The Advisory Board’s recommendation follows a previous decision by the Rauner administration to hold off on expanding the medical marijuana diagnosis eligibility list for now. In the previous round of denials, Gov. Rauner explained that he was reluctant to take precipitate action in the lack of operating evidence of the ability of the Illinois medical marijuana system to dispense small quantities of cannabis in a controlled, regulated manner under conditions of tight security. The Advisory Board believes that the imminent time frame of actual medical marijuana dispensary sales in Illinois – which could start up as soon as late October or early November of this year – will provide the Rauner administration with the data and experience necessary to revisit this decision.
Ridesharing – Taxicabs – Uber/Lyft
Chicago cab drivers try to organize one-day job action. The Thursday, October 8 job action was described as a cabdrivers’ protest against a recent announcement and policy change by the Mayor Emanuel administration with respect to ridesharing cars, many of them operated by app operators Uber and Lyft.
Under current city law, ridesharing cars are legally banned from picking up or dropping customers at Chicago’s Midway and O’Hare Airports, and at the McCormick Place convention Center. Mayor Emanuel, however, as part of his 2016 city budget proposal, is calling for granting ridesharing access to these three locations. In return for this access, ridesharing drivers would have to pay additional fees to the city.
The Emanuel proposal would also allow cabdrivers to increase their fares by 15 percent. Many cabdrivers believe that the proceeds of the fare hike would not be sufficient to make up for lost revenues from the city’s airports and convention center. Cab drivers must pay individual taxicab licenses, called ‘medallions,” and other operating expenses that are not fully borne by ridesharing drivers and their organizers.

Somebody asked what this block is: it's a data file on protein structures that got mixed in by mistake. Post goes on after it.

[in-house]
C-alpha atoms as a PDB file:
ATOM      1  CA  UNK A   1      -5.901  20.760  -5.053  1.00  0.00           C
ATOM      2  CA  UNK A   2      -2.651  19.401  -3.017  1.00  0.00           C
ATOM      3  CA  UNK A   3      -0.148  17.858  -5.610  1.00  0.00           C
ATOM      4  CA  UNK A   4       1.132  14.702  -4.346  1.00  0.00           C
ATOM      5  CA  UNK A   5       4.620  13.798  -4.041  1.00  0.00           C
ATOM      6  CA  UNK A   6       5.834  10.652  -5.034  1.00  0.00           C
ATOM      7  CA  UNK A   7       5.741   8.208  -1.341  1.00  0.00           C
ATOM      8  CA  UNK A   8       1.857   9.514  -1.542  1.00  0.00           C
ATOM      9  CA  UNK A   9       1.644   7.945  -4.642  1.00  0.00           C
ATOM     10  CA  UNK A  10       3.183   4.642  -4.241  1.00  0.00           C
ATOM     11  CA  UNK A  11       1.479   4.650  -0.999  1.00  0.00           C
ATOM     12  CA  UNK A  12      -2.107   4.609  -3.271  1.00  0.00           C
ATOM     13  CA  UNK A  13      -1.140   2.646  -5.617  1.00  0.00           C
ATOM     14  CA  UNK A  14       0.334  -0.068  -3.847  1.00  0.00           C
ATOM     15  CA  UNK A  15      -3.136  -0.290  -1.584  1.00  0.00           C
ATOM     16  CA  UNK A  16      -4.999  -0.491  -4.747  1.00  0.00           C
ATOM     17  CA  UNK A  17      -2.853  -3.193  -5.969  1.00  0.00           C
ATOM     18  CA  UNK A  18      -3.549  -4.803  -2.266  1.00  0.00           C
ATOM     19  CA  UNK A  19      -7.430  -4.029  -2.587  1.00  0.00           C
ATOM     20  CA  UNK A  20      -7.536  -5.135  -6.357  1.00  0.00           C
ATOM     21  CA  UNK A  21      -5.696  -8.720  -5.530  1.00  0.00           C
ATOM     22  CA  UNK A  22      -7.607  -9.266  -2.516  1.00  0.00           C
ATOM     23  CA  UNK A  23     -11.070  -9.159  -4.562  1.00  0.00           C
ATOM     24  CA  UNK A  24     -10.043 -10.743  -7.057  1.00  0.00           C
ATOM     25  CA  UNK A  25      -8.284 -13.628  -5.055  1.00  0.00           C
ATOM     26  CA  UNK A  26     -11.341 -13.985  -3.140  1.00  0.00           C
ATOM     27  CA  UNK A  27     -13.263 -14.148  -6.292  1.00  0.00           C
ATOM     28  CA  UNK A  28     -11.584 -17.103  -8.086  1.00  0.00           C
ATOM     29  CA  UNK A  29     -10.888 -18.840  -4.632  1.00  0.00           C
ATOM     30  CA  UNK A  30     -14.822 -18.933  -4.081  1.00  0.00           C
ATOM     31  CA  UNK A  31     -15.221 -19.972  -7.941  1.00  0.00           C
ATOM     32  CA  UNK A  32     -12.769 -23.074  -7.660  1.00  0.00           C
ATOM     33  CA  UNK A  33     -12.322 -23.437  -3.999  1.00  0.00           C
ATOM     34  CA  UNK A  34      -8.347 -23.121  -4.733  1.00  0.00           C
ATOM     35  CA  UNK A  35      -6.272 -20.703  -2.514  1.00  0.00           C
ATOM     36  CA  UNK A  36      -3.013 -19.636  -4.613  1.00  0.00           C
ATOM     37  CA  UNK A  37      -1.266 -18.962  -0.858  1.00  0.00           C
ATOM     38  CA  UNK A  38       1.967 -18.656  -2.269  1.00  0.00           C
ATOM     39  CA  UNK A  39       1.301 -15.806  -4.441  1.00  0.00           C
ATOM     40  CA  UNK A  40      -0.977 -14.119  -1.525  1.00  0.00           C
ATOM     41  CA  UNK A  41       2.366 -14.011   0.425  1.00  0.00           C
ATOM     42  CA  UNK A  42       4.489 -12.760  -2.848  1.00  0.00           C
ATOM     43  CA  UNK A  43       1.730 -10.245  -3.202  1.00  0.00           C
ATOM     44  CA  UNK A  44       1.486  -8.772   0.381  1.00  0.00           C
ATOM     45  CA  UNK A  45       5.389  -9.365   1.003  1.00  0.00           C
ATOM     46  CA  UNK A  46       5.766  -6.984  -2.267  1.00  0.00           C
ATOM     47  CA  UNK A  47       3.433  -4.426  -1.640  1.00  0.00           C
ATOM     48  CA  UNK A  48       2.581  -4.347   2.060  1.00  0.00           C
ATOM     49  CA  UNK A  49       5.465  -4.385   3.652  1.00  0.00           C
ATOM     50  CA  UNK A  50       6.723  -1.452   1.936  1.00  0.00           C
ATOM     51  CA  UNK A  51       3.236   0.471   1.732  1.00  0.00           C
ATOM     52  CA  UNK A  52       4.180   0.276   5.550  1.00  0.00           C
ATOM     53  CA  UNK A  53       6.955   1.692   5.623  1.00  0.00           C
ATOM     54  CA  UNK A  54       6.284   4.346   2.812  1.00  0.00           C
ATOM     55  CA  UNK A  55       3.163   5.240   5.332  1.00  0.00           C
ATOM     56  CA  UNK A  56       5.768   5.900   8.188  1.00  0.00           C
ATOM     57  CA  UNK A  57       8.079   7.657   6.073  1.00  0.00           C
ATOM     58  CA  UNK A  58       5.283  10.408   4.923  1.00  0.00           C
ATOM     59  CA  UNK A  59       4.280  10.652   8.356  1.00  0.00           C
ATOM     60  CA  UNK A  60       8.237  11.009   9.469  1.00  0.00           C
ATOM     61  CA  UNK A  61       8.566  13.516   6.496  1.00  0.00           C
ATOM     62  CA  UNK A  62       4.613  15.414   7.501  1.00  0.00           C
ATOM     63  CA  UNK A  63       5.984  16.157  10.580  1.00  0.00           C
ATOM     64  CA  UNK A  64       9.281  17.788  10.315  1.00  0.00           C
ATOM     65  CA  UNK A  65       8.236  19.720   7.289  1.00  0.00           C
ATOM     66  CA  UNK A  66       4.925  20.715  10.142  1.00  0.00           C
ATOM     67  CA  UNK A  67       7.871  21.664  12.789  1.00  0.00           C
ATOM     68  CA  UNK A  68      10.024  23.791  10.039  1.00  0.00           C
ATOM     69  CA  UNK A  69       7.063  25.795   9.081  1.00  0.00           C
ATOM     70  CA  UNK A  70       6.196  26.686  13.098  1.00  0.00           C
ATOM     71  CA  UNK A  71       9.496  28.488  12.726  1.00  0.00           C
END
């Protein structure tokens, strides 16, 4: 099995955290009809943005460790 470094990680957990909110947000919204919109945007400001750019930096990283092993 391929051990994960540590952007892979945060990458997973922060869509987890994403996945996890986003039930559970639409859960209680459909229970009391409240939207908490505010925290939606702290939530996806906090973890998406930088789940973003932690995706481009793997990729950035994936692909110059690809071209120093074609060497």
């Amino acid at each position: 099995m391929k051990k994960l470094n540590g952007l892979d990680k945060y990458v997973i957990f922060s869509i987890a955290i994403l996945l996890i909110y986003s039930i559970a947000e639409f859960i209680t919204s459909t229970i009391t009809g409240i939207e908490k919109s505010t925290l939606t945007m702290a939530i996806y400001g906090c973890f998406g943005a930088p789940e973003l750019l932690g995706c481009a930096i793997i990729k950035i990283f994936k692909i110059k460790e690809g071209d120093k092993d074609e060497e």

Autumn in Illinois
First full week of bowhunting season. The widely anticipated hunting season began on October 1 and will end on January 17, 2016. Deer bowhunters reduce overpopulations of the browsing animals, which are widely blamed for Illinois road safety issues. Bowhunting, like other forms of hunting that require a license, is overseen by the Illinois Department of Natural Resources. Bowhunting operations are plentiful throughout Illinois, with west-central Illinois known nationwide for archery trophy experiences.
Fall harvest in full swing. The Illinois Department of Agriculture reported this week that the process of gathering in corn and soybeans from Illinois farm fields has passed the 50 percent mark. More than half of the corn and beans harvested so far this year has been found to be in good or excellent condition when cut and stored, reflecting relatively dry, harvest-friendly weather conditions that have inhibited dampened grains and potential mold growth. Illinois is expected to be the nation’s No. 1 state producer of beans this year, and our corn crop should come in as No. 2 behind Iowa.